UEFA has imposed its first financial fair play penalties: 23 clubs have had the pleasure of receiving a polite letter asking the respective clubs to make sure they sort out any misgivings around overdue tax, transfer payments, and wages.
The most notable clubs that have been given a deadline of the 30th September include Club Atletico de Madrid and Malaga CF of Spain, as well as Sporting Lisbon of Portugal and FC Rubin Kazan of Russia. Now let’s hope these clubs’ financial misgivings are nothing more than just sloppy administration (I doubt it, but am forever the optimist).
All teams competing in UEFA club competitions have been given the tall order of breaking even by next season. Now I don’t know if this is the start of this season’s crackdown or the end, but surprisingly there is not an EPL club in sight.
In the 2010/12 season the EPL clubs raked in a total of £2.3 billion but still managed to collectively come out £321 million down (Manchester City alone contributed with a £197-million loss). Surprisingly, only 14 of the 20 clubs support reigning in this outlandish spending.
The whole point of financial fair play is to bring some kind of level playing field to the most popular sport in the world. In theory there is nothing wrong with debt, if it’s manageable and doesn’t risk a club’s long-term health. Despite fair opposition to the Glazier family’s leverage buyout of Manchester United, the reds have still tasted success both on and off the pitch. The team have amassed two Champions League trophies and three EPL titles during this time, whilst also taking its commercial revenue to new heights.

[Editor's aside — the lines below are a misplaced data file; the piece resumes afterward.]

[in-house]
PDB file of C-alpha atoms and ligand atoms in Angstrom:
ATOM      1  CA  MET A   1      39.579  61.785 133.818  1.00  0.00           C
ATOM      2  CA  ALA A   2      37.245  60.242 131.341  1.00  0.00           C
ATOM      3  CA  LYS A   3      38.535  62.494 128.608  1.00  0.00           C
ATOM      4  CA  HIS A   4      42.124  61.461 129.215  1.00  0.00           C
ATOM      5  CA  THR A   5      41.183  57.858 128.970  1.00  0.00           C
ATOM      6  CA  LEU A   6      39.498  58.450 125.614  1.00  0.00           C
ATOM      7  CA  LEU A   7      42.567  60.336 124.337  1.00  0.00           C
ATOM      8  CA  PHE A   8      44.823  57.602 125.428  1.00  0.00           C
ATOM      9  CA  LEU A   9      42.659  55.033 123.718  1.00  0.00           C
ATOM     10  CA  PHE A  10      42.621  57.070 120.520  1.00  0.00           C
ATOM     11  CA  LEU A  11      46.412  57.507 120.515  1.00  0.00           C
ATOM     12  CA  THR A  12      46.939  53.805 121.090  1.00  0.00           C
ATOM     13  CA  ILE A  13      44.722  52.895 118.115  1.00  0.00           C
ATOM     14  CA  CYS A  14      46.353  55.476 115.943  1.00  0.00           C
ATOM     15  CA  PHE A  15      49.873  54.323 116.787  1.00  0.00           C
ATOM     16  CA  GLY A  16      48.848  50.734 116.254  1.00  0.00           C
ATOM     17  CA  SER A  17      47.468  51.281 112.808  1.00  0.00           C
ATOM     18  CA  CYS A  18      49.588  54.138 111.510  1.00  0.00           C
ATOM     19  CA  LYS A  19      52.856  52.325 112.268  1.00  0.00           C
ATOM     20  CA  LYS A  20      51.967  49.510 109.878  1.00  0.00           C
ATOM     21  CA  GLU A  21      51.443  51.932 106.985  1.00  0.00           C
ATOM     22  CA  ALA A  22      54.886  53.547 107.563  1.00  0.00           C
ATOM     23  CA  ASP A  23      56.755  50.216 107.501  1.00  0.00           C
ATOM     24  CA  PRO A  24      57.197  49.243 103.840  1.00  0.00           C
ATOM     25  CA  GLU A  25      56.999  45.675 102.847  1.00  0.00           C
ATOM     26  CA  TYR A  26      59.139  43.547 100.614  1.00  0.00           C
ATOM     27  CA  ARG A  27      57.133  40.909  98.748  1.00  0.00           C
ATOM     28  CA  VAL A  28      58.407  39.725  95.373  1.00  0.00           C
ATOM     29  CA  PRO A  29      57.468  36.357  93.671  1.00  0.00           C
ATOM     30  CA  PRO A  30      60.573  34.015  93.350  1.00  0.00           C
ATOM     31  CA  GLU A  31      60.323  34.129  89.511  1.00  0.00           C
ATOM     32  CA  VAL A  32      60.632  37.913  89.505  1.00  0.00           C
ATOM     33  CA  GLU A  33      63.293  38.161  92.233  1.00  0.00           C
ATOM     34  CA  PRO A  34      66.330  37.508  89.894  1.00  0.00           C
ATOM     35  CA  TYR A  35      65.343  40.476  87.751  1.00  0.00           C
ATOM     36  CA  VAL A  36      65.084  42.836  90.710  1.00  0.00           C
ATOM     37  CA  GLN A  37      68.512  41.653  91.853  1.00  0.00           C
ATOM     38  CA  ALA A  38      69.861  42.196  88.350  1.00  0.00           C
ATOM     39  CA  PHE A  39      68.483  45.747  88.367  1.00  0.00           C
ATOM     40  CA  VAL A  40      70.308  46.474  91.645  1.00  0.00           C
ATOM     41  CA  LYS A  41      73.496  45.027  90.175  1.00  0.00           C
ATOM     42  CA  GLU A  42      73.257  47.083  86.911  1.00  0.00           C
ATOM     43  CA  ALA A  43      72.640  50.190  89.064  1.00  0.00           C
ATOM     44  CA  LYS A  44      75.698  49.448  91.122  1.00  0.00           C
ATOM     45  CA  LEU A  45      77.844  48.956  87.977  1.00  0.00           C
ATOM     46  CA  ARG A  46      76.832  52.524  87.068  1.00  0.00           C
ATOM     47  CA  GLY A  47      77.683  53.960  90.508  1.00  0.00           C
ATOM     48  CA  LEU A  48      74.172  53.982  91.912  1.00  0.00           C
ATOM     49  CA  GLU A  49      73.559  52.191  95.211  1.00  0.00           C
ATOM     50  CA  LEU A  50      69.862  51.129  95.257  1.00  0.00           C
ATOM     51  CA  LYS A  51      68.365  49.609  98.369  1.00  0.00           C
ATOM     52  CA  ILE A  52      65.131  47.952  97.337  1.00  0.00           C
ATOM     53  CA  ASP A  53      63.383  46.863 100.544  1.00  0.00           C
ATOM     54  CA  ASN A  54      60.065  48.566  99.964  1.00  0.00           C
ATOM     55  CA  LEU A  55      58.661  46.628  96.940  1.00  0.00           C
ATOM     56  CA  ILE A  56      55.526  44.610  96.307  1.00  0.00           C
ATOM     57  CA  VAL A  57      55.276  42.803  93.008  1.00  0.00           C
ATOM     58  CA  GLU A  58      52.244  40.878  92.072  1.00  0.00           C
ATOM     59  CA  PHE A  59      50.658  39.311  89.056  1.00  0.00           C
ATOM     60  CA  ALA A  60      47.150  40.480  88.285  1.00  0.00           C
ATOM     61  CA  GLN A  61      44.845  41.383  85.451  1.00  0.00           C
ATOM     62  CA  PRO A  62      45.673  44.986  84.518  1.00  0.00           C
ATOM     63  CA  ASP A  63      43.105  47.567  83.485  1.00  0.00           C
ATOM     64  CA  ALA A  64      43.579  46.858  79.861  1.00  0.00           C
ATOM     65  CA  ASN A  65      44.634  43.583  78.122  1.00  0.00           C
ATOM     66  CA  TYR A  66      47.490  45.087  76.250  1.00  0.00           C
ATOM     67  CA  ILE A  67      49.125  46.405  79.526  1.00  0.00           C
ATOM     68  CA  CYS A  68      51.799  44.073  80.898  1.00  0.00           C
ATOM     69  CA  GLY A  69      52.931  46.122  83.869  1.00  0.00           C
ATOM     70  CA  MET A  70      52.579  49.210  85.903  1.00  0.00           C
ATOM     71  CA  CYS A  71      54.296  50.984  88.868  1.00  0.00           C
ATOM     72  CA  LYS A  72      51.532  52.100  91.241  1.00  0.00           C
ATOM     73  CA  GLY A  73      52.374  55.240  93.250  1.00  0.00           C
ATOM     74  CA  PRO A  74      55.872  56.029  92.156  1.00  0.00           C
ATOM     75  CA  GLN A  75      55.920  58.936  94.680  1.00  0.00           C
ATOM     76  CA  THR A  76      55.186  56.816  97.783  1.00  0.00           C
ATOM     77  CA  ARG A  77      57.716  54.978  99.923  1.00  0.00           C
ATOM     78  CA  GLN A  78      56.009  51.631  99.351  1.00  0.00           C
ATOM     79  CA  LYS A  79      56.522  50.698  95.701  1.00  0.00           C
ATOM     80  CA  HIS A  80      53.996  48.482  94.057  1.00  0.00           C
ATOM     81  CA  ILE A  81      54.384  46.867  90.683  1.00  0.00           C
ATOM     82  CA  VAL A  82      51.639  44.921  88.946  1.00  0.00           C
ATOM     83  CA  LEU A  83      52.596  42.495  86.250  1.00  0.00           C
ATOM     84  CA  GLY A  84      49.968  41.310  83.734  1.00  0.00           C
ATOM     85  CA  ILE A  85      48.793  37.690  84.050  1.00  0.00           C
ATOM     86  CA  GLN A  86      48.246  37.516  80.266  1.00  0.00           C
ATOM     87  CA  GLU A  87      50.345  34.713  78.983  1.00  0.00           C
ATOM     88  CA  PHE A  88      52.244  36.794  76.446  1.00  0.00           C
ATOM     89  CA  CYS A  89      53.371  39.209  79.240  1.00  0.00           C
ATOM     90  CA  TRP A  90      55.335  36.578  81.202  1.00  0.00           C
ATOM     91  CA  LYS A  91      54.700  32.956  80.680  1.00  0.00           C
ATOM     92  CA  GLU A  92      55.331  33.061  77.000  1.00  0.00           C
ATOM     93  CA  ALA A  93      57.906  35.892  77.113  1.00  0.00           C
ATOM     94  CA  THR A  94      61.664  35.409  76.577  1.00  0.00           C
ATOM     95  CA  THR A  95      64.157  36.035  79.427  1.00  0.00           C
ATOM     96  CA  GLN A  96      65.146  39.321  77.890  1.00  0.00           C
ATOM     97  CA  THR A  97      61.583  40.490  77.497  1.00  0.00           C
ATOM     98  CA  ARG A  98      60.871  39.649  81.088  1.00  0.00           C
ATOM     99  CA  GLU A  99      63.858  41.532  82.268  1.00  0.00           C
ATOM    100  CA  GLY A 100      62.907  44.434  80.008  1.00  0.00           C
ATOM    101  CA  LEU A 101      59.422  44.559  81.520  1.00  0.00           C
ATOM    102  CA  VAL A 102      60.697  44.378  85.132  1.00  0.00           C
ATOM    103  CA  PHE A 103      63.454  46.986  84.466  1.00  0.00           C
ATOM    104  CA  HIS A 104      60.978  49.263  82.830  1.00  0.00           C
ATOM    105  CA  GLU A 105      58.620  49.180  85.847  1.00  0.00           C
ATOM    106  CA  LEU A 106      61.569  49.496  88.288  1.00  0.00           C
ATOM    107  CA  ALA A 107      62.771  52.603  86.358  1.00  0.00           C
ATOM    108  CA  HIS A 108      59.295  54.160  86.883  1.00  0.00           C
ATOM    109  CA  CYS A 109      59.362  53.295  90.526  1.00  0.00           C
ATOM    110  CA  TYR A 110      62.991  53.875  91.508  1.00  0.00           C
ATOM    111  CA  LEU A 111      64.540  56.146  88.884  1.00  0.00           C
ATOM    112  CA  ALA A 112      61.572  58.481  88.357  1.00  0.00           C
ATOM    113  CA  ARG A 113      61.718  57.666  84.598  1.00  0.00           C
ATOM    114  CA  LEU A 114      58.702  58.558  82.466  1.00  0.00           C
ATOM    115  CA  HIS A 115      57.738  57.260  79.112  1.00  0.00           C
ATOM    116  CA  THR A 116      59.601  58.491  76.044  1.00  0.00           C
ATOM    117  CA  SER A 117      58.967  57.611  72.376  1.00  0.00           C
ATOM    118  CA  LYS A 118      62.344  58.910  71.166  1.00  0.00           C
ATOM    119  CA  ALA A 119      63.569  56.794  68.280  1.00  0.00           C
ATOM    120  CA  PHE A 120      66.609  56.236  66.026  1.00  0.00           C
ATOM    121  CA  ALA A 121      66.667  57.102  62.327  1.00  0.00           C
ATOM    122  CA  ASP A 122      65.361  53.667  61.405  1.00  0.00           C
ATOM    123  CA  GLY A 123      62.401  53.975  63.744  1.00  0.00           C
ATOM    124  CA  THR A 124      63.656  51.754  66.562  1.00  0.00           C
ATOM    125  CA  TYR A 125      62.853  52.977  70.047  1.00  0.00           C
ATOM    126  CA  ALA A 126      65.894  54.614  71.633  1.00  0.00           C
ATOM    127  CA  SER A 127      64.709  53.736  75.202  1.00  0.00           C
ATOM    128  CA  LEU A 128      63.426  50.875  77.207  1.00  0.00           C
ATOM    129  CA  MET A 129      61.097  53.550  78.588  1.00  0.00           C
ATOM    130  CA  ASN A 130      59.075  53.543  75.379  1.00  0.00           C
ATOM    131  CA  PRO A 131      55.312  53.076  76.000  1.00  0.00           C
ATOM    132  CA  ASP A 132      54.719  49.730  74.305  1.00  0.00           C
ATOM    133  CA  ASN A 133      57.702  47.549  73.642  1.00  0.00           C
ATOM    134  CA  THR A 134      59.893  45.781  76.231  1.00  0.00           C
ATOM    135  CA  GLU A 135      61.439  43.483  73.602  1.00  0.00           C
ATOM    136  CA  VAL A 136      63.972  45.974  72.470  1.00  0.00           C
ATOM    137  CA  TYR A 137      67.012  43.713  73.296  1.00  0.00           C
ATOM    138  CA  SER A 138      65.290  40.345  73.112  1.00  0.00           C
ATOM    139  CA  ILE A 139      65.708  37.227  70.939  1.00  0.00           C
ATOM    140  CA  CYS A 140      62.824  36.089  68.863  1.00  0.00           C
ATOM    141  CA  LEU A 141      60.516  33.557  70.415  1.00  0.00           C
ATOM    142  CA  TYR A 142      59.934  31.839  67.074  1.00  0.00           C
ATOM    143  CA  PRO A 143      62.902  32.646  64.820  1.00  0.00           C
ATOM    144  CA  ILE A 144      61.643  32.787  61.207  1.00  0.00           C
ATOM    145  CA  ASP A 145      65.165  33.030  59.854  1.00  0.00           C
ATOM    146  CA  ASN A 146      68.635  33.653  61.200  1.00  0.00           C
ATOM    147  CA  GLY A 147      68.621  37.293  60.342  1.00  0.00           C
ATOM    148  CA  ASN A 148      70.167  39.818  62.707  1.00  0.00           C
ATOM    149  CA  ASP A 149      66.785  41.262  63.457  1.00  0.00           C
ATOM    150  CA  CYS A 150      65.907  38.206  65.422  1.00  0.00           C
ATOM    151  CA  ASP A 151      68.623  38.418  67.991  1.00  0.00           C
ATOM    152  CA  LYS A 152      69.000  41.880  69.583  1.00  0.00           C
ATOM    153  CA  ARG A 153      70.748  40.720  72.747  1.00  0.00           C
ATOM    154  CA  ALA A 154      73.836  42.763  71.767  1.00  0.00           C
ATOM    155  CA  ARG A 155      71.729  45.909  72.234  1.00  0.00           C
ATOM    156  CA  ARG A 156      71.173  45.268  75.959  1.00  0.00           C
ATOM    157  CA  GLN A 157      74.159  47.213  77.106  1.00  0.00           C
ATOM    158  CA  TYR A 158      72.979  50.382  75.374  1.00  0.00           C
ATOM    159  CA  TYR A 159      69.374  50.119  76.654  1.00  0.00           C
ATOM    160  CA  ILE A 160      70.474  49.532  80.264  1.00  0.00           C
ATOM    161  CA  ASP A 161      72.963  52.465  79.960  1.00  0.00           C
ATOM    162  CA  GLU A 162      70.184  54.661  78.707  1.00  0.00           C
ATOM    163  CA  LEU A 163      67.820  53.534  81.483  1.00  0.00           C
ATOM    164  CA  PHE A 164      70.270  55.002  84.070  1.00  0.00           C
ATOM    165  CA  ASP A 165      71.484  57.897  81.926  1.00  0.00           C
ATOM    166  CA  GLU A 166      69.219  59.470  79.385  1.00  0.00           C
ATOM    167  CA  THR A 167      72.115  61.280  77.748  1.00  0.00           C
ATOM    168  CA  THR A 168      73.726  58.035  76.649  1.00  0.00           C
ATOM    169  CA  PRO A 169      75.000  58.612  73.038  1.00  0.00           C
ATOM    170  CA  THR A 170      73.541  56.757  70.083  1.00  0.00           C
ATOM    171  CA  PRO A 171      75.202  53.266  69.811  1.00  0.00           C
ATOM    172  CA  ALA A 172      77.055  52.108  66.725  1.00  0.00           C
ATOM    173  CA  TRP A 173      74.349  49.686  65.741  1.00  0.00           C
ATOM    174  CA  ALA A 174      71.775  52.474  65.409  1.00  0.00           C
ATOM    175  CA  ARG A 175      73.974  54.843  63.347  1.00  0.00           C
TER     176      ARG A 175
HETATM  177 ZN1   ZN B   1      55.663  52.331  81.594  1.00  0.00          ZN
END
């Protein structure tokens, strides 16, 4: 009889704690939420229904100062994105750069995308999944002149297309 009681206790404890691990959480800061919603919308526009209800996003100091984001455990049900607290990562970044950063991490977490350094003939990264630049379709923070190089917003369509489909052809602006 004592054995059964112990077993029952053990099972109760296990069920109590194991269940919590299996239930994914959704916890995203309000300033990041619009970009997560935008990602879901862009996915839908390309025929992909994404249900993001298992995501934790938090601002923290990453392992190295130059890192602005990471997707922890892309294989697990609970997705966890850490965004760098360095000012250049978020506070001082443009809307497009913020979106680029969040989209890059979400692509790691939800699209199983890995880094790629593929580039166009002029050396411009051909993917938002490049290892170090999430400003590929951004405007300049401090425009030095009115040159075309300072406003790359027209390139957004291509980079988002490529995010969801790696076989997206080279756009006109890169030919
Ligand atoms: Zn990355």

Manchester United and Liverpool FC are keen supporters of the new financial fair play regulations, but to be honest I don’t know what frustrates me more, the fact the old boys are using the FFP regulations to restore the status quo, or the fact that City and Chelsea are not on President Michel Platini’s UEFA hit list.
The old boys already have the trusted brand and are successfully pushing it hard in the emerging soccer markets. Why would they like these former proletariats crashing their banquets? Ultimately they are self-serving snobs, not in it for the “good of the game.”
I then flash to how the City and Chelsea hierarchies are pushing up player fees and wages by negotiating transfers like Dr Evil demanding a ransom: “for Kaka I offer a hundred billions dollars, mwah ha ha.” The private wealth of the respective owners are creating a spectacular show (the climax to last season’s EPL for a neutral was breathtakingly incredible), but despite the razzmatazz, the harm they are causing is potentially immeasurable. It’s so frustrating that the bell of the billionaire’s playground is not ringing to bring this craziness to an end now.
Let’s hope there is more to come from the UEFA president; the 23 clubs all called out seem to need to answer for something. If, however, the flag bearers of irresponsible spending are somehow left unchecked, the FFP initiative will mean nothing.